by Max Brantley
But surprisingly, nothing of the kind happened. As Brian Taylor and Martin Wachs explain in an article in Access, people mostly avoided taking trips in the area, or chose alternate routes, with the effect that traffic was actually much lighter than normal. They report that “rather than creating chaos, the first closure greatly reduced traffic congestion.” Taylor and Wachs explain that “crying wolf” about likely gridlock depressed trip-taking in the affected area, but that effect faded as travelers realized things were nowhere as bad as predicted.
But even the year-long closure of I-35W in Minneapolis, following the collapse of a highway bridge over the Mississippi River in 2007 produced similar results. Travelers quickly changed their routes and travel times, and many people simply stopped taking trips that crossed the river. David Levinson reports that there were about 46,000 fewer trips per day across the river after the bridge collapsedLet's add Little Rock to the list. My own fears of a nightmare during the closure of the Broadway Bridge didn't materialize. People chose different routes. They chose different drive times. Some traffic lights were adjusted.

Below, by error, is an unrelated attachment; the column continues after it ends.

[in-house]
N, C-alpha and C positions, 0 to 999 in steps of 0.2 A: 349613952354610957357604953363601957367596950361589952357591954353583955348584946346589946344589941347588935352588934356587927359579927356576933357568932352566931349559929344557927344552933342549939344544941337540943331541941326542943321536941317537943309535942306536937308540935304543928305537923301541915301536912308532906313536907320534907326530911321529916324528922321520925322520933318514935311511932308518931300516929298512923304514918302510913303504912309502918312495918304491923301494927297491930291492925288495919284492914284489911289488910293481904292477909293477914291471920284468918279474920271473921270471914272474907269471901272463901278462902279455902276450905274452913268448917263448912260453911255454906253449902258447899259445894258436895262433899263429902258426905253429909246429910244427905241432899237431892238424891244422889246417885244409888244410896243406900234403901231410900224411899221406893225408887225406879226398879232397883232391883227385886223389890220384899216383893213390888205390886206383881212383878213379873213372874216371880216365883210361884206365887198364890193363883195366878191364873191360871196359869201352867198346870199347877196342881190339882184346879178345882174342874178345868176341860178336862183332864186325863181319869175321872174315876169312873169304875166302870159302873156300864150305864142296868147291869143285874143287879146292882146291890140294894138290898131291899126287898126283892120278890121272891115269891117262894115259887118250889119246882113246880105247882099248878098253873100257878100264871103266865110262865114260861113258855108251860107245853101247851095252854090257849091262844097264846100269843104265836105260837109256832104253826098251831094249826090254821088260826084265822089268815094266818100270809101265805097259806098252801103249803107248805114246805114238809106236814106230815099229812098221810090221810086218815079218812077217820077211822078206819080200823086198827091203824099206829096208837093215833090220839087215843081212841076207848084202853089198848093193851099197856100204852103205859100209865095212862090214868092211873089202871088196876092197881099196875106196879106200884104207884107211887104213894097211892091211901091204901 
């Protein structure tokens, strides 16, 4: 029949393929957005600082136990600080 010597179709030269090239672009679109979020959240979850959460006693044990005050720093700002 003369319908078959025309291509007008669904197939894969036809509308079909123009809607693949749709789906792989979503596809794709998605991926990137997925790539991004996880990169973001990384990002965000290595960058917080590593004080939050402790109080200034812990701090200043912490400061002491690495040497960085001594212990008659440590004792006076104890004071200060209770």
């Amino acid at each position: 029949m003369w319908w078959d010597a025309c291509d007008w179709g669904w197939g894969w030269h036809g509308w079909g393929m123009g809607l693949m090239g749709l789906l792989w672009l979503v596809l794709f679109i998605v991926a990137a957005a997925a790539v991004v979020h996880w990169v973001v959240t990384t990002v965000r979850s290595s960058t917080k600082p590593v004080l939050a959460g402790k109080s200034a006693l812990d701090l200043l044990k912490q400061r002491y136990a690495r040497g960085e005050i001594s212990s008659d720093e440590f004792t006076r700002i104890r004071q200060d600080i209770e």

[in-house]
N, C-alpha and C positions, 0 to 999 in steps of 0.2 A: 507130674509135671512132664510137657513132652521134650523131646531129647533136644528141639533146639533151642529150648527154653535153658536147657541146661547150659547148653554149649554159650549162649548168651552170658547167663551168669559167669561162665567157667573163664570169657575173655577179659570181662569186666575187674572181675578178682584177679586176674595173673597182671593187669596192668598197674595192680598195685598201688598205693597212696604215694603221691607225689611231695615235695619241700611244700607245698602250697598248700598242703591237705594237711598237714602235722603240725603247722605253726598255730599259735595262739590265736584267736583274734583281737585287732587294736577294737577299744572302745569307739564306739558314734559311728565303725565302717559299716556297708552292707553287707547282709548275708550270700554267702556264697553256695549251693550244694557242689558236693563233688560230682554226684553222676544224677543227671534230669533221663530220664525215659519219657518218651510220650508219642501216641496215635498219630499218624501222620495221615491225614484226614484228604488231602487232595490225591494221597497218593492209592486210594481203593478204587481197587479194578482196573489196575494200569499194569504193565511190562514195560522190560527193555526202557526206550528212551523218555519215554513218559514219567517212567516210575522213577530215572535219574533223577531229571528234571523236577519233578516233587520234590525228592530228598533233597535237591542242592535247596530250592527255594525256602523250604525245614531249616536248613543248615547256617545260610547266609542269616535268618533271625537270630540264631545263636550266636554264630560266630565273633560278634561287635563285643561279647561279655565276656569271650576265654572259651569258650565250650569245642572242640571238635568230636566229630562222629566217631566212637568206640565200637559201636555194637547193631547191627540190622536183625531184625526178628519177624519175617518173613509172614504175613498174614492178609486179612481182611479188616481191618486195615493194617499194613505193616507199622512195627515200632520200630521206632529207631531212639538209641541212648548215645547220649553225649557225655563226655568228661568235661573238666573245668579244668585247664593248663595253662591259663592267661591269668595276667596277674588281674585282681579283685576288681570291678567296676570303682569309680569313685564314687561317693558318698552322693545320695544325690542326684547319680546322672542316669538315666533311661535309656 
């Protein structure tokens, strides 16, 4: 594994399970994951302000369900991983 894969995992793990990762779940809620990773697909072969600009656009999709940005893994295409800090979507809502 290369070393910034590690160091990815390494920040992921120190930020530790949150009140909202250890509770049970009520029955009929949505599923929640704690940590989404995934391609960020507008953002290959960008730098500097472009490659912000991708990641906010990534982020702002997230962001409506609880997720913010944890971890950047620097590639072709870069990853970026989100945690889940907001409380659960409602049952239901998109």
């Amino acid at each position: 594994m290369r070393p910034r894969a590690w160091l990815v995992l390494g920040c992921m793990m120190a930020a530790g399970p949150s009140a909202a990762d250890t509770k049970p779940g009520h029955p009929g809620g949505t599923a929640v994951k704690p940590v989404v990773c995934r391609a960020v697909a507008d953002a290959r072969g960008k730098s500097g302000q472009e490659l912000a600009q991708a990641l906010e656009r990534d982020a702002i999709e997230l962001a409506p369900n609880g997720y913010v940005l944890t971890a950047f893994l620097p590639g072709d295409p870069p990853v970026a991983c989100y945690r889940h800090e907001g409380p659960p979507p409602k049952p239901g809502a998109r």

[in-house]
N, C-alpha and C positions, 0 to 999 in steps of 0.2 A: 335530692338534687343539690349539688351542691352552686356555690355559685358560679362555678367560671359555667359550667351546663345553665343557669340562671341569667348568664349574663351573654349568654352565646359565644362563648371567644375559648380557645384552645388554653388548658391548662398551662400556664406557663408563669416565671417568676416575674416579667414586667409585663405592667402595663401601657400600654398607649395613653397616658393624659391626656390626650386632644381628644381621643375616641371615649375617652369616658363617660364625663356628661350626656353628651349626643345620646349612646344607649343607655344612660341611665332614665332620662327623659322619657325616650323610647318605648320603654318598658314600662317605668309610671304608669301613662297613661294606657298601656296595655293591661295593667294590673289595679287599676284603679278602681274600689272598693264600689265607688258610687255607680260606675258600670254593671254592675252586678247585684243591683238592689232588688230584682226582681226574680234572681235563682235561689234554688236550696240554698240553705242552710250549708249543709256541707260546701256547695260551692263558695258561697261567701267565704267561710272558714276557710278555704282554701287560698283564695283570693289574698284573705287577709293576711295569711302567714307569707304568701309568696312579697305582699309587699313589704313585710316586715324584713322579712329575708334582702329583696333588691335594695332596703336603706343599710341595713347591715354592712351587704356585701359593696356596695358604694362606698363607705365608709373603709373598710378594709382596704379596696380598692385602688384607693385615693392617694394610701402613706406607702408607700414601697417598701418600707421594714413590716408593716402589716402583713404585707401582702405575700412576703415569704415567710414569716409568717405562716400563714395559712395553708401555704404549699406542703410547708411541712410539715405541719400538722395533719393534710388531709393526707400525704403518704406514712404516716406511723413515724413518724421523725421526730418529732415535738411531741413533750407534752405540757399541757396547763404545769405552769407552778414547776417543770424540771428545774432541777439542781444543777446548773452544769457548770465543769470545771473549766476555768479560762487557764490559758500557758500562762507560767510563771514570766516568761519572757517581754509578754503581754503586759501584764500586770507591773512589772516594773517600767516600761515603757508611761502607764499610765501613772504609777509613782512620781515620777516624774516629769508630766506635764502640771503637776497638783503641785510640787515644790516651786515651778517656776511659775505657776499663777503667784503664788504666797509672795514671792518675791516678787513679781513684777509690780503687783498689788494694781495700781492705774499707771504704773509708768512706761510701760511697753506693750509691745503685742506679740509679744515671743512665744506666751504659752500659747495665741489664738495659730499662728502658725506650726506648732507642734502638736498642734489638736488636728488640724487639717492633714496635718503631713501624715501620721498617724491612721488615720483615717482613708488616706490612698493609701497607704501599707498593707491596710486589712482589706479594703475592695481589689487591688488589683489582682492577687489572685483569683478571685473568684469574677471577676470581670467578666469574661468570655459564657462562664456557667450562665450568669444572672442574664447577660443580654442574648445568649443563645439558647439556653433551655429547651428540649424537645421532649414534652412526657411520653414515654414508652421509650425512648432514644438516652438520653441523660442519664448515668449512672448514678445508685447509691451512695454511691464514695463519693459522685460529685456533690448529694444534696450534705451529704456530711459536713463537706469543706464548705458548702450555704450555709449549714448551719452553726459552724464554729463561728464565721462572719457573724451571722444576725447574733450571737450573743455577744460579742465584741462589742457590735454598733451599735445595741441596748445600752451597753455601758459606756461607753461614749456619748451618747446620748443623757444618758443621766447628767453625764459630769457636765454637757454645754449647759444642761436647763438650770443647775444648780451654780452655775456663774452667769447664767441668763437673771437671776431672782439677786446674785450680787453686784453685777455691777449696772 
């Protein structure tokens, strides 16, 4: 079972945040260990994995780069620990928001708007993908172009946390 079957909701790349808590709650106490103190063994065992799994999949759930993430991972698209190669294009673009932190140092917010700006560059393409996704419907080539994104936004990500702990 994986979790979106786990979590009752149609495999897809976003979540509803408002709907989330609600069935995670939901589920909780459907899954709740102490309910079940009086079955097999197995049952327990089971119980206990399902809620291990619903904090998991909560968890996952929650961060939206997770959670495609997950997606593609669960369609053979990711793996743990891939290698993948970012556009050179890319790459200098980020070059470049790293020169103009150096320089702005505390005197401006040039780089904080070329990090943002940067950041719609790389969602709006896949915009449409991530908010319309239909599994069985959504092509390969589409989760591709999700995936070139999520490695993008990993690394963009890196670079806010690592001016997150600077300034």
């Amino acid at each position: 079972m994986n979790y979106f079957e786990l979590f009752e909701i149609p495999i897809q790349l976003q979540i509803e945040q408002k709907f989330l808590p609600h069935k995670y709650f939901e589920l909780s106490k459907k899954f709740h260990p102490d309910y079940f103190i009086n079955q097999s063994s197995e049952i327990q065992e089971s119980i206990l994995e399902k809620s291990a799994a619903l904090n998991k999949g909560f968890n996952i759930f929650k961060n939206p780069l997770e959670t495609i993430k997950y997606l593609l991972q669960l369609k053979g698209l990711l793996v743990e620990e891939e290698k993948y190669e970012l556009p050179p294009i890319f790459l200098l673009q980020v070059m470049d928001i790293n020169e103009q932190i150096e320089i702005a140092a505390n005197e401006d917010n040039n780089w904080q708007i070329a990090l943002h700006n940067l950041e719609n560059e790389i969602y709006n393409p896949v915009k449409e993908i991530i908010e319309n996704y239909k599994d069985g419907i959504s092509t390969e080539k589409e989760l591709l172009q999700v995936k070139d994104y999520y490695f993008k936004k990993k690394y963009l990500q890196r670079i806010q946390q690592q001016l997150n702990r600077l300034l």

Arguably, our mental model of traffic is just wrong. We tend to think of traffic volumes, and trip-making generally as inexorable forces of nature. The diurnal flow of 250,000 vehicles a day on an urban freeway like I-85 is just as regular and predictable as the tides. What this misses is that there’s a deep behavioral basis to travel. Human beings will shift their behavior in response to changing circumstances. If road capacity is impaired, many people can decide not to travel, change when they travel, change where they travel, or even change their mode of travel. The fact that Carmageddon almost never comes is powerful evidence of induced demand: people travel on roadways because the capacity is available for their trips, and when the capacity goes away, so does much of the trip making.
If Atlanta can survive for a month or two without a major chunk of its freeway, that’s a powerful indication that more modest steps to alter road capacity don’t really mean the end of the world. If we recognize that traffic will tend to adjust to available capacity, we then end up taking a different view of how to balance transportation against other objectives. For example, this ought to be a signal that road diets, which have been shown to greatly improve safety and encourage walking and cycling, don’t have anything approaching the kinds of adverse effects on travel that highway engineers usually predict.